Crude prices have tumbled around 10% in the past week, in part mirroring weakness in equity markets, which in turn reflects some concerns over the demand recovery and aggravated by the conclusion of the US driving season.
Not to mention traders are waiting for the results of the post-Labour Day coronavirus testing.
Concerns remain elevated that the weekend festivities could result in a boost to flu cases, which comes at a gnarly time with seasonal worries elevated as the northern hemisphere heads for colder autumn months, forcing social activity indoors where the risk of catching the virus rises.
The pressure late last week on oil prices continues after news that Saudi Aramco cut oil price for October delivery to buyers in the US and Asia and following a slight uptick in the US rig count.
However, the price cut is getting compounded by reports that Chinese Seaborne crude imports have fallen 5.4% in August to 10.9 million barrels per day, down from a record high as concerns also mount that China’s storage capacity is nearing tank tops.
Still, the ongoing weakness likely owes as much to broader market uncertainty as it does to any oil-specific factors.
In the meantime, traders will continue to focus on OPEC+ on controlling supply for support. Nonetheless, near-term risks remain in the form of sensitivity to coronavirus news and some shut-in production return.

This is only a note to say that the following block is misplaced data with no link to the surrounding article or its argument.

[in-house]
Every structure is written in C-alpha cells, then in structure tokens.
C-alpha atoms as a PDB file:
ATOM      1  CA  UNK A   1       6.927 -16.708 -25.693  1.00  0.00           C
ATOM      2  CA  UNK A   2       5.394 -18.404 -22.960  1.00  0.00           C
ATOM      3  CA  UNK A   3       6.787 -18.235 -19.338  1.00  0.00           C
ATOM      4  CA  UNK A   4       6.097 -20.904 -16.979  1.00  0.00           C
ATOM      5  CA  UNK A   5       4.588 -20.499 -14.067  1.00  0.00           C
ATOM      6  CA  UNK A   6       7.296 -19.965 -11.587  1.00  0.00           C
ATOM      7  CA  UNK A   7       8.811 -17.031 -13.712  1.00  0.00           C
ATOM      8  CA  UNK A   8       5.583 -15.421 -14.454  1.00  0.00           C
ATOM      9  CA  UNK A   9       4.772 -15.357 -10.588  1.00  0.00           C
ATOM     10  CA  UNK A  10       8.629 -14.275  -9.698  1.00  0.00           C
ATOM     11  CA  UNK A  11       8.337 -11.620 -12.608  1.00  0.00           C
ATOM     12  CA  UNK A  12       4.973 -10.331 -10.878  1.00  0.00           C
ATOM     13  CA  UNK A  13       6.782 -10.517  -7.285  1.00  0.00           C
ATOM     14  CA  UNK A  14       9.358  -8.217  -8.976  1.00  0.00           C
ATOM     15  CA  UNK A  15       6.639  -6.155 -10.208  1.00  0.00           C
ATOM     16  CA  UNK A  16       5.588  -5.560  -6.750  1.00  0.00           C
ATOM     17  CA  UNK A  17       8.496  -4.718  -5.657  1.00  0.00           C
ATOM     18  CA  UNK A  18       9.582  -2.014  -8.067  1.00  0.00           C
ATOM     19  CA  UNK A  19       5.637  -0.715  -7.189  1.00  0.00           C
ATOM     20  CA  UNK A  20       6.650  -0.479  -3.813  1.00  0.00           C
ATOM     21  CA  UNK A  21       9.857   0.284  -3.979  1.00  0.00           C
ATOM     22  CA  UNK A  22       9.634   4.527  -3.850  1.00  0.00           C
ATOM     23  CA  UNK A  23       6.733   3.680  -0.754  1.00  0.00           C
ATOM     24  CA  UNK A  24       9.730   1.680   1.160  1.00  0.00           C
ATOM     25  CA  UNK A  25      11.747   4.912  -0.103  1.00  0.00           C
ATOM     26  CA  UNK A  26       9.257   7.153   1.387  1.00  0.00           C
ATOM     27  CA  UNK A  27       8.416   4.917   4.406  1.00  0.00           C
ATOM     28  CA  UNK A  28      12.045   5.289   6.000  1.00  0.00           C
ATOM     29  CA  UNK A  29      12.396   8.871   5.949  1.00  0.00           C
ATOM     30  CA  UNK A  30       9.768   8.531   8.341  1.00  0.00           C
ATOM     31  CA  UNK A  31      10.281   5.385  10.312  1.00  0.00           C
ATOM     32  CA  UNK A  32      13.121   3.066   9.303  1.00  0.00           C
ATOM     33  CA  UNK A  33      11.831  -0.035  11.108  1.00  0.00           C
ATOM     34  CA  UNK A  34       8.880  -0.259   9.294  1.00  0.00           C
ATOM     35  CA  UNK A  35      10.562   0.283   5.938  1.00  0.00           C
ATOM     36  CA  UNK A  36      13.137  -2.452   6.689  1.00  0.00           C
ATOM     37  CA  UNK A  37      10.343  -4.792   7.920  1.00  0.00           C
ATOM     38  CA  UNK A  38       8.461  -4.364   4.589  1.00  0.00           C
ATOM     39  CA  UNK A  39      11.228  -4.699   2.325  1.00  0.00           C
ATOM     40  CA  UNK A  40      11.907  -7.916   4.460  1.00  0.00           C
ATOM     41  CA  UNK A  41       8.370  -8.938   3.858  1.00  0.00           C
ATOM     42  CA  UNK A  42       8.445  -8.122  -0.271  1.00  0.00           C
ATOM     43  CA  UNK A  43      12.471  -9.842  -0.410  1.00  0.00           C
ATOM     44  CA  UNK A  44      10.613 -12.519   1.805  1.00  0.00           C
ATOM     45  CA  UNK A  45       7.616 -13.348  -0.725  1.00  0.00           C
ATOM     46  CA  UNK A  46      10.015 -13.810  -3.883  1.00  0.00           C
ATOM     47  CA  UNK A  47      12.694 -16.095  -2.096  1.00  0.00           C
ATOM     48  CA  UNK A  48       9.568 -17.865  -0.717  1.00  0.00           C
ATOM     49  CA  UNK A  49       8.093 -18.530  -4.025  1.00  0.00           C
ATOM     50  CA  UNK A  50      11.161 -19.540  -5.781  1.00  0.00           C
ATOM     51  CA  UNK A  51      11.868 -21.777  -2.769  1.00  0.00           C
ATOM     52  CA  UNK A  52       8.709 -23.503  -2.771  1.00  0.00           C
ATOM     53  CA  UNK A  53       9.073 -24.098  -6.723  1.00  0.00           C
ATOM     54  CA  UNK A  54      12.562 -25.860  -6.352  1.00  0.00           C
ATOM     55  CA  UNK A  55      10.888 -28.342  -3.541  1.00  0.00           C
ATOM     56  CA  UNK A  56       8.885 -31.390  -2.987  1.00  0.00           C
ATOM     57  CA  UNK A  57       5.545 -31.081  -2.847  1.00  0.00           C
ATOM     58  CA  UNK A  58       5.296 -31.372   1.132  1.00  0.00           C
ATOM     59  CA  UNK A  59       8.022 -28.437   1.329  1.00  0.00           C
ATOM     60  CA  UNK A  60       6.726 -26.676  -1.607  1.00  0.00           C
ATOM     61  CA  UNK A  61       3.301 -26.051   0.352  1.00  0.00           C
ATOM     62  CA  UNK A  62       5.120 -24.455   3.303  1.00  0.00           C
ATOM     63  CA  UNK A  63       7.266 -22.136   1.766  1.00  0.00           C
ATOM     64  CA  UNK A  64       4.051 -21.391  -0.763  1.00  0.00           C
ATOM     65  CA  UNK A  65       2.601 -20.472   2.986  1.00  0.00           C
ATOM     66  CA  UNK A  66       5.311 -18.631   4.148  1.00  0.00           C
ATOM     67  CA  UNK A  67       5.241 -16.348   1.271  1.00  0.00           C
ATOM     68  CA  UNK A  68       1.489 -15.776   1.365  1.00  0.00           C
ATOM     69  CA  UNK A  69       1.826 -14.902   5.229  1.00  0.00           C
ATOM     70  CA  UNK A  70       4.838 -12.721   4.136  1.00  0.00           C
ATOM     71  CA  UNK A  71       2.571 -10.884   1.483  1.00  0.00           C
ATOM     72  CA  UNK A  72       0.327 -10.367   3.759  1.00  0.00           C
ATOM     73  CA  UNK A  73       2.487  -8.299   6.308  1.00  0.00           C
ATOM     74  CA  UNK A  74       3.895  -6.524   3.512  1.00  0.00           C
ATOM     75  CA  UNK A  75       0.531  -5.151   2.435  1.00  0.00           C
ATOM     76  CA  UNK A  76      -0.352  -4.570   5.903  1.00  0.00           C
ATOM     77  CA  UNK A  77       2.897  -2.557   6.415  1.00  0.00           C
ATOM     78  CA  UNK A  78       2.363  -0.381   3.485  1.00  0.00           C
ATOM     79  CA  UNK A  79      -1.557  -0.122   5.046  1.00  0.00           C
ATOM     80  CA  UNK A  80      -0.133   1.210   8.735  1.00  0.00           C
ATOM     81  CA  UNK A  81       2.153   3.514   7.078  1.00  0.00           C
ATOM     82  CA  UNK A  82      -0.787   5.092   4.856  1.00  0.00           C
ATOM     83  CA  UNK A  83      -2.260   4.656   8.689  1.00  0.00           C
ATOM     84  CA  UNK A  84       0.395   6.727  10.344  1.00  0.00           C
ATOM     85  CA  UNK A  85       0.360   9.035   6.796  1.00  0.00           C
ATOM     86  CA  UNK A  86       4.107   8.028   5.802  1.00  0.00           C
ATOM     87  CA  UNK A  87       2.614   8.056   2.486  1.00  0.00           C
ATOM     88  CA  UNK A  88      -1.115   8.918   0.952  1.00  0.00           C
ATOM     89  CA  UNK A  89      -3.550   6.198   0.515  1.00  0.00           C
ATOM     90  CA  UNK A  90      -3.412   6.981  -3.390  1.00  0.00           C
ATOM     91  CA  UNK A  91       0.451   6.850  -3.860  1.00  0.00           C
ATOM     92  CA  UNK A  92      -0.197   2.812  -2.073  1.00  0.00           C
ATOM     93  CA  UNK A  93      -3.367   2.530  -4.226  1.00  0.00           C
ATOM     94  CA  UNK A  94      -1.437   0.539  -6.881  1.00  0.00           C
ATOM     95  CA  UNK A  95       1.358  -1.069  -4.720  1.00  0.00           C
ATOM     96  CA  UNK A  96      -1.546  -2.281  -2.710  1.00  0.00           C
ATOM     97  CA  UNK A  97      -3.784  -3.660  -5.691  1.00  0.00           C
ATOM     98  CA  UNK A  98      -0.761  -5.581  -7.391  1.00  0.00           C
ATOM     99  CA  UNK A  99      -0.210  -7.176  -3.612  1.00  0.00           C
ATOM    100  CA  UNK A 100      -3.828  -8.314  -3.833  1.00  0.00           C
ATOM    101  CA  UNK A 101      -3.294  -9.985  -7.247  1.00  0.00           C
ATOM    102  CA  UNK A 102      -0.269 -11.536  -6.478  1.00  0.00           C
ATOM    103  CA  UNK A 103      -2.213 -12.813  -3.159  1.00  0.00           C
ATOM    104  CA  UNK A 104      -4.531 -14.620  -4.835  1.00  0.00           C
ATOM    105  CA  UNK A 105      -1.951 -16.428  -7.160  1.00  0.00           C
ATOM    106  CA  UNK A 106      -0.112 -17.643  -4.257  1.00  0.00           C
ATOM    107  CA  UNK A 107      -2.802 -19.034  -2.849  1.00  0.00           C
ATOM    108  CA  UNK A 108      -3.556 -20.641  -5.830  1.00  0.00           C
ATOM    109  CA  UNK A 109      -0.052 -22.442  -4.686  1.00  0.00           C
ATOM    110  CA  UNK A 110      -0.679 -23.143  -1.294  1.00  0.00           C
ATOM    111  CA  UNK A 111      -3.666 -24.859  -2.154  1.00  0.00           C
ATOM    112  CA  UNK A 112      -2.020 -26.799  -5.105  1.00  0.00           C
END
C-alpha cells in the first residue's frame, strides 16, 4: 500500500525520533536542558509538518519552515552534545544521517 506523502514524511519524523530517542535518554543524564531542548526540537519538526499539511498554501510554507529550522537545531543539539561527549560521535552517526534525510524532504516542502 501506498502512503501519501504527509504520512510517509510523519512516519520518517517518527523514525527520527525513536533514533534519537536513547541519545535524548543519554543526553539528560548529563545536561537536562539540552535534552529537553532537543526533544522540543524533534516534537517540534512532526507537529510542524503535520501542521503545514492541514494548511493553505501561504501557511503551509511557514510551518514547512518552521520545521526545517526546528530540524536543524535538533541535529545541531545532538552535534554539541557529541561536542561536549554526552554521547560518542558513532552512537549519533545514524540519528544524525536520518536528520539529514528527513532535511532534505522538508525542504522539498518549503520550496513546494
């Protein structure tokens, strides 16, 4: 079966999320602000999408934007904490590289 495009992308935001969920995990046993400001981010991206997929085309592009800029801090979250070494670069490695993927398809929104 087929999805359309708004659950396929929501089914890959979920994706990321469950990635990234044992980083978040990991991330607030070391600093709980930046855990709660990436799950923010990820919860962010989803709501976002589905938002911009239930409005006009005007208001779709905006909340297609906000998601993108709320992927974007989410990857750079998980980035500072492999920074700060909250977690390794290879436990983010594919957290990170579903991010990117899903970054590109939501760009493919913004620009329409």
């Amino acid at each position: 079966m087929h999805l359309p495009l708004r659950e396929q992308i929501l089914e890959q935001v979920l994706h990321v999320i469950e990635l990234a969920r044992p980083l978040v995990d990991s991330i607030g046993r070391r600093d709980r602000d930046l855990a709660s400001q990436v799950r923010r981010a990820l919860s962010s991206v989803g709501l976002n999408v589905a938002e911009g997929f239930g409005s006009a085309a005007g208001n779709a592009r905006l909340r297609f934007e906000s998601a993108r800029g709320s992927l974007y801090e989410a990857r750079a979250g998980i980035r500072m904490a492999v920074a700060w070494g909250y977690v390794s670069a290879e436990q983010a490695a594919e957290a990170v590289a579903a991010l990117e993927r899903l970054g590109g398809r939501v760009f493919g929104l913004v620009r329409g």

After months of a gradual low volatility melt-up, the rapid fall in prices has hit like a sledgehammer.
These positions clear out are very much reflective of a market that got too far ahead of economic demand reality, which then ran headlong into the biggest seasonality roadblock of them all, the end of US peak driving season compounded by a refinery maintenance period.
As for the broader markets, fundamentally little has changed. However, the resulting stronger US dollar due to the ECB pushback plus the US Fed less likely to ease in September has weakened a very robust price pillar.
The slide in the US dollar through much of July and August was very supportive for oil prices. The correction in risky assets that started with a turn in the EURUSD narrative bled into oil is still in play, although arguably, many of the dominos on the currency side have fallen.
Oil market participants, like there cross-asset colleagues, are gradually beginning to reassess the carnage.
And while short-term downside risks always remain, the longer-term trend still points higher for oil prices, which should offer a modicum of support at current levels.
Oil markets analysis and insights from Stephen Innes, Chief Global Market Strategist at AxiCorp